Journey into Space: The Host

Journey into Space: The Host

The BBC Radio Sci-Fi Drama


A further BBC Radio episode of the classic science fiction series created by Charles Chilton.

In this exciting adventure, Jet Morgan and his crew receive a distress call from an abandoned space freighter. But when they board the ship, Jet and Doc discover a digitised personality locked inside the ship's computer - one with a deadly intent. The crew must find a way to defeat the vastly superior Host: for if they fail, they will not only all perish, but mankind will become a dispensable stepping stone to a new chapter in evolution...

Between 1953 and 1958, Journey into Space attracted millions of listeners, gripped by the mystery and promise of space exploration in weekly cliffhanging instalments. Toby Stephens stars as Jet Morgan, with David Jacobs - who appeared in the original radio series - as the Host, Chris Pavlo as Mitch, Alan Marriott as Doc and Jot Davies as Lemmy.

Also included are 10 minutes of behind-the-scenes out-takes from the radio recording.

Production Credits
Written by Julian Simpson.
Original music and sound design by David Chilton.
A Goldhawk Essential production for BBC Radio 4.

Jet - Toby Stephens
Doc/Enceladus Control - Alan Marriott
Lemmy - Jot Davies
Mitch - Chris Pavlo
The Host - David Jacobs
Edie - Jana Carpenter
JJ Andreev - Basher Savage

First broadcast BBC Radio 4, 27 June 2009.

©2010 BBC Studios Distribution Ltd (P)2010 BBC Studios Distribution Ltd


  • A fast-paced, innovative script is supported by excellent voice acting and sound effects, fully immersing the listener into the story. A first-rate return for a classic sci-fi series, and an excellent audio play in its own right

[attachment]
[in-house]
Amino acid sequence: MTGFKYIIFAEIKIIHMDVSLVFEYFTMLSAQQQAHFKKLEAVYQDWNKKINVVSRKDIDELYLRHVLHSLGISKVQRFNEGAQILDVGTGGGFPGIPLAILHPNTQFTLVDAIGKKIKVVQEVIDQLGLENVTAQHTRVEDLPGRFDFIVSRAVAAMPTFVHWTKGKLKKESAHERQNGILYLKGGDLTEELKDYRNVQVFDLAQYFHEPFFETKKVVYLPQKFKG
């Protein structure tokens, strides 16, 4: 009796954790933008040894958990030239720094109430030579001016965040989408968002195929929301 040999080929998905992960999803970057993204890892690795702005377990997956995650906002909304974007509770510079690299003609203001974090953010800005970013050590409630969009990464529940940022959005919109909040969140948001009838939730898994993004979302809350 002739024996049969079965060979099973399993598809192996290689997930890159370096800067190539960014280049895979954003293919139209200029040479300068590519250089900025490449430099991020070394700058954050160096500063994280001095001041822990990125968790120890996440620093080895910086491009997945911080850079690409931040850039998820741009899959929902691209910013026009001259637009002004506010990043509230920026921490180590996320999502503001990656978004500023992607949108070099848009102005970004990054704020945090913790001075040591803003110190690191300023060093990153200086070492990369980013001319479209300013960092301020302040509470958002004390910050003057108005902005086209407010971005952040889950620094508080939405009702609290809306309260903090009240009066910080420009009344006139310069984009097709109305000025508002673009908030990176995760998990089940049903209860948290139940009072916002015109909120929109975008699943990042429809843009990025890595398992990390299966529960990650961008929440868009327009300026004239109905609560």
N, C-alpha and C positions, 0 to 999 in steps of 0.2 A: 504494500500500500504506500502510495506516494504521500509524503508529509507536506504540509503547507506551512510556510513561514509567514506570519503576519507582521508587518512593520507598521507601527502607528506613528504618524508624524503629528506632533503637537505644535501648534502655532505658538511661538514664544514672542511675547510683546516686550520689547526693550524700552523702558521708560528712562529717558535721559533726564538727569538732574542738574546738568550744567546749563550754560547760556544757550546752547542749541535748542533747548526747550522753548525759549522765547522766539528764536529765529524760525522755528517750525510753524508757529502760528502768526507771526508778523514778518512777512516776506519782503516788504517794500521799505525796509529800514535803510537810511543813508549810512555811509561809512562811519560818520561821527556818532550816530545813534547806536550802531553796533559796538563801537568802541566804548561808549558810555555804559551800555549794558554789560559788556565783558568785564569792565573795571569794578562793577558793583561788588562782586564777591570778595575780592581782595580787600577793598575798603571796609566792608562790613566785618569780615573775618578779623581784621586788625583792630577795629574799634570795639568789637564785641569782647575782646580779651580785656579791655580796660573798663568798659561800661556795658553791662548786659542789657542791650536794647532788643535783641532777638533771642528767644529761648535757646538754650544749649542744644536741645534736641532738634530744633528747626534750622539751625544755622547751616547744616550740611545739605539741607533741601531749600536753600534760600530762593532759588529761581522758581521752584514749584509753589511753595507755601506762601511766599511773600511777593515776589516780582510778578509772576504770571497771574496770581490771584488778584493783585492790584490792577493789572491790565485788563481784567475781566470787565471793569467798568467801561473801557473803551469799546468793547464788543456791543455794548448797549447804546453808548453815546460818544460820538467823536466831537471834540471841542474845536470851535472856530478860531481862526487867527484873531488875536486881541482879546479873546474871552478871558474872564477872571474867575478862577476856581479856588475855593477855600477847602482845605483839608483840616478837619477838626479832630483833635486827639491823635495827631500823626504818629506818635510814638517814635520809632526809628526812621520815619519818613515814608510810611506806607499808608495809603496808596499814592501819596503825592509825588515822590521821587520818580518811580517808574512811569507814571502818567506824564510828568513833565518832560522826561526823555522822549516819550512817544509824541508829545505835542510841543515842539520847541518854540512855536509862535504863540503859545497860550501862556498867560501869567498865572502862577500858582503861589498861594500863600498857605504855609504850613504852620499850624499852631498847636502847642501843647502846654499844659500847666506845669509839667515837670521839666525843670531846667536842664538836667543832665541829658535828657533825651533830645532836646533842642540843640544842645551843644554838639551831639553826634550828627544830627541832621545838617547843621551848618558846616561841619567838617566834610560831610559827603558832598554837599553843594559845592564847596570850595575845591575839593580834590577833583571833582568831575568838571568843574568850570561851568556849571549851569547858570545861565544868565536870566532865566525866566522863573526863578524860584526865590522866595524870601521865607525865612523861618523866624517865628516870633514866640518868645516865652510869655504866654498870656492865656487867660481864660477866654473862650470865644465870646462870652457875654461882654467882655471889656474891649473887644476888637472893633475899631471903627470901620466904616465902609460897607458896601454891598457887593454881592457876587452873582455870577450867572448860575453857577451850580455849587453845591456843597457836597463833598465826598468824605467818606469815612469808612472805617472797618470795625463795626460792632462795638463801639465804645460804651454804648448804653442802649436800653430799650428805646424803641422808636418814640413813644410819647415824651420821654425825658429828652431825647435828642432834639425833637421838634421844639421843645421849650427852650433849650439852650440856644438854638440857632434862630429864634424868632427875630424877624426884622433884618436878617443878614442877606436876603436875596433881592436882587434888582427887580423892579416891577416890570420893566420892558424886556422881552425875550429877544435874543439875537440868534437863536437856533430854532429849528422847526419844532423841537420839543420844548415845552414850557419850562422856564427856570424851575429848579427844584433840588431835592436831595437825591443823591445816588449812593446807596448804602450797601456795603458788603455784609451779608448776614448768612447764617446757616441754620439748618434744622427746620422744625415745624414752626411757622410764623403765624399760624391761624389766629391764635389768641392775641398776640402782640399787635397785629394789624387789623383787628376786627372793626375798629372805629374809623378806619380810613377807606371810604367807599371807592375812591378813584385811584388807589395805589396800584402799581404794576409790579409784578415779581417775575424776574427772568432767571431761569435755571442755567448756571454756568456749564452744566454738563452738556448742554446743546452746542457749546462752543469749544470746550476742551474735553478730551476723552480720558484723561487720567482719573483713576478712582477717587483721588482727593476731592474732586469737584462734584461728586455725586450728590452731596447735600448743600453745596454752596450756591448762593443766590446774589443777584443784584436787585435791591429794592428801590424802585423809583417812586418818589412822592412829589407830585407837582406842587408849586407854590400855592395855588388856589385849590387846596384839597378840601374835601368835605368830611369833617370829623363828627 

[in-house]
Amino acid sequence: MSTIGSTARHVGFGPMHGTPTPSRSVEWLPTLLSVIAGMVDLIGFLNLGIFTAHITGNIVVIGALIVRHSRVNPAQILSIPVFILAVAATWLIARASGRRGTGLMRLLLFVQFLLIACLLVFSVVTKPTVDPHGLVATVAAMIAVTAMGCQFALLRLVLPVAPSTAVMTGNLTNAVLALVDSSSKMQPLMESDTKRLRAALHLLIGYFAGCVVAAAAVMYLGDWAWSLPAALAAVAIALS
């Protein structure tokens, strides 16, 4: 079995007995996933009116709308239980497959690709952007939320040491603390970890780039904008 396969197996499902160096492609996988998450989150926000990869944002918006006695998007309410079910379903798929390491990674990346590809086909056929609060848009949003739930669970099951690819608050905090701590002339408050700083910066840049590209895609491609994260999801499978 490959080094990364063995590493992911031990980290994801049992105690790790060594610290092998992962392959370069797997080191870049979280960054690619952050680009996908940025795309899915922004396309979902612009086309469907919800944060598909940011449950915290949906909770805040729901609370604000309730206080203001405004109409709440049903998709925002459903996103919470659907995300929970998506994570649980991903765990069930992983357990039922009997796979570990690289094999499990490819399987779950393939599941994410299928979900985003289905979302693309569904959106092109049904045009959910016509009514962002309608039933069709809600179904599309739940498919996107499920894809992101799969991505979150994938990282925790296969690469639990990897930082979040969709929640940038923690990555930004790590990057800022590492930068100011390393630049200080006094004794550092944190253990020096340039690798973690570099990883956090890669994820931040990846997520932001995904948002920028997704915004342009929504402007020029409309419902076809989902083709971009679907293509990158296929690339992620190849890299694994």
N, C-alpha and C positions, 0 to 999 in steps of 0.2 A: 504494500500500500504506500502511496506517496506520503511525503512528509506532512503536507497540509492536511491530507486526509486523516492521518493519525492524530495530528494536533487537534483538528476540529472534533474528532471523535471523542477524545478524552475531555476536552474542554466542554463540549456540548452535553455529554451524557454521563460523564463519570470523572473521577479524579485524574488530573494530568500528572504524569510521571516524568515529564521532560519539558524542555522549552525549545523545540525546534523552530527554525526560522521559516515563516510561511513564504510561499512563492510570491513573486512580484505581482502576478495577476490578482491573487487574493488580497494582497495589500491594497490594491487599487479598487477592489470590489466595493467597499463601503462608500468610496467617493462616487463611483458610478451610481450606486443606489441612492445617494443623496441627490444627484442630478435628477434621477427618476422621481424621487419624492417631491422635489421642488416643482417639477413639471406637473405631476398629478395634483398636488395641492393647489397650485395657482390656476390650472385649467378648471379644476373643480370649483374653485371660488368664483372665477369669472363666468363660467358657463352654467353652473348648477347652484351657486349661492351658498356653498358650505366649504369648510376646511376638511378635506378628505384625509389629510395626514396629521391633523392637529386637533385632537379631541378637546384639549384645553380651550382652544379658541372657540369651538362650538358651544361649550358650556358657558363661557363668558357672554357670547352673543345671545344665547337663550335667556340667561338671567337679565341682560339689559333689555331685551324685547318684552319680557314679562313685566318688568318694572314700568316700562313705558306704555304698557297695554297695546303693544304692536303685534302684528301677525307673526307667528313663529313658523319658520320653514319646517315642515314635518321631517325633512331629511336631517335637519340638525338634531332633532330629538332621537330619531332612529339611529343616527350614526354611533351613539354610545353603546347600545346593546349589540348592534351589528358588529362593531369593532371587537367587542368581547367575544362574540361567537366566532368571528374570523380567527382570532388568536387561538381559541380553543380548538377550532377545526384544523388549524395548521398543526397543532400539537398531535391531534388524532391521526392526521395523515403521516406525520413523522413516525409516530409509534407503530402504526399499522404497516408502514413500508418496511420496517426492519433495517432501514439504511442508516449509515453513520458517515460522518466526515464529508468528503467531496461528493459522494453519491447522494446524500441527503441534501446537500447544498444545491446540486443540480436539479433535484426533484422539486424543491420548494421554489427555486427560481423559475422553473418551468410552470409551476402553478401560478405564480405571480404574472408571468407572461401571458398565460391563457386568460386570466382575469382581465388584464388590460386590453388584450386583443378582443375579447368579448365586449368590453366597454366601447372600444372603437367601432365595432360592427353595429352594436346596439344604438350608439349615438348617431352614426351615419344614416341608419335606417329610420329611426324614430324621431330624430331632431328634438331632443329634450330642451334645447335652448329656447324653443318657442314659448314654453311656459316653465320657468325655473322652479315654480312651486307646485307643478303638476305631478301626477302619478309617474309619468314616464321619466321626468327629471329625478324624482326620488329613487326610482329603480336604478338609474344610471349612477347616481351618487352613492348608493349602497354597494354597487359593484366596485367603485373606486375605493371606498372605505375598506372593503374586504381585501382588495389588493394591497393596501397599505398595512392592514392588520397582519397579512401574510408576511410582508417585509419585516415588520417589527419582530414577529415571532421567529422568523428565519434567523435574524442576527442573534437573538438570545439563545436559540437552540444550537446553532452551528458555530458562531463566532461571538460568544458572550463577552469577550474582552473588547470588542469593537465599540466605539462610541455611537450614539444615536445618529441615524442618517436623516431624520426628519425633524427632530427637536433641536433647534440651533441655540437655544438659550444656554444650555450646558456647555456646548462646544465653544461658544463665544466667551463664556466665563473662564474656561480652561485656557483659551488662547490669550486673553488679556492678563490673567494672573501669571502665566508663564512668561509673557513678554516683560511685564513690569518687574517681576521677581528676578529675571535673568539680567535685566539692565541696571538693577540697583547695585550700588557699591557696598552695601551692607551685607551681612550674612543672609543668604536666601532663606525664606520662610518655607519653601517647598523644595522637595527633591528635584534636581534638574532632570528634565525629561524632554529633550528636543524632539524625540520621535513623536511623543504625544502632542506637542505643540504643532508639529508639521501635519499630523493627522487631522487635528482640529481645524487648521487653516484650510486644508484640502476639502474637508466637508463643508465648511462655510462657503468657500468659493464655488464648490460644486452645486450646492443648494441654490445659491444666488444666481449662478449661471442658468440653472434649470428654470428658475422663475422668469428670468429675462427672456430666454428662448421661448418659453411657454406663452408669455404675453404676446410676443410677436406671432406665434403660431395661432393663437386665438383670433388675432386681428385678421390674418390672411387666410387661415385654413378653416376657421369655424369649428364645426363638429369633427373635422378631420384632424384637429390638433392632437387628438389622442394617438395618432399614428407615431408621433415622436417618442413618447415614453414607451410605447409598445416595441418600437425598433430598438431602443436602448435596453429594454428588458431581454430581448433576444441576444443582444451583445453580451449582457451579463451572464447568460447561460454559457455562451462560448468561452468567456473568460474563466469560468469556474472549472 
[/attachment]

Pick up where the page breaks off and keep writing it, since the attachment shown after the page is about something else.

Cambs Times

About the author

Charles Chilton

Charles Chilton was born in London in 1917. He was raised by his grandmother after his father was killed in the First World War and his mother died in the 1918 flu epidemic. He started work aged fourteen, for a company that made electrical signs, but left in 1932 and got a job in the BBC record library. From here, he worked his way up to becoming a full-time producer. After a few years presenting music programmes, Chilton joined the RAF when World War Two broke out, and was sent to Sri Lanka to run the forces' radio station. On his return, he produced some of Alistair Cooke's first broadcasts from America. Chilton himself then spent some time in the United States, writing and producing several series of American Western history. The most successful was Riders of the Range, which was first broadcast on the BBC Light Programme in 1949 and ran for six series. It was replaced by the show that would bring Chilton international recognition: Journey Into Space. The serial was commissioned by Head of Variety Michael Channing, and was initially planned to be twelve episodes. It ran for three series, was translated into 17 languages and attracted huge audiences: at one point, almost 8 million people were tuning in. Chilton was to go on to produce many more hit shows, including The Goon Show and Oh! What a Lovely War, which was adapted first as a stage musical and later as a film directed by Richard Attenborough. In 1976, Charles Chilton was presented with an MBE, and the following year he retired from the BBC. He died in 2013.
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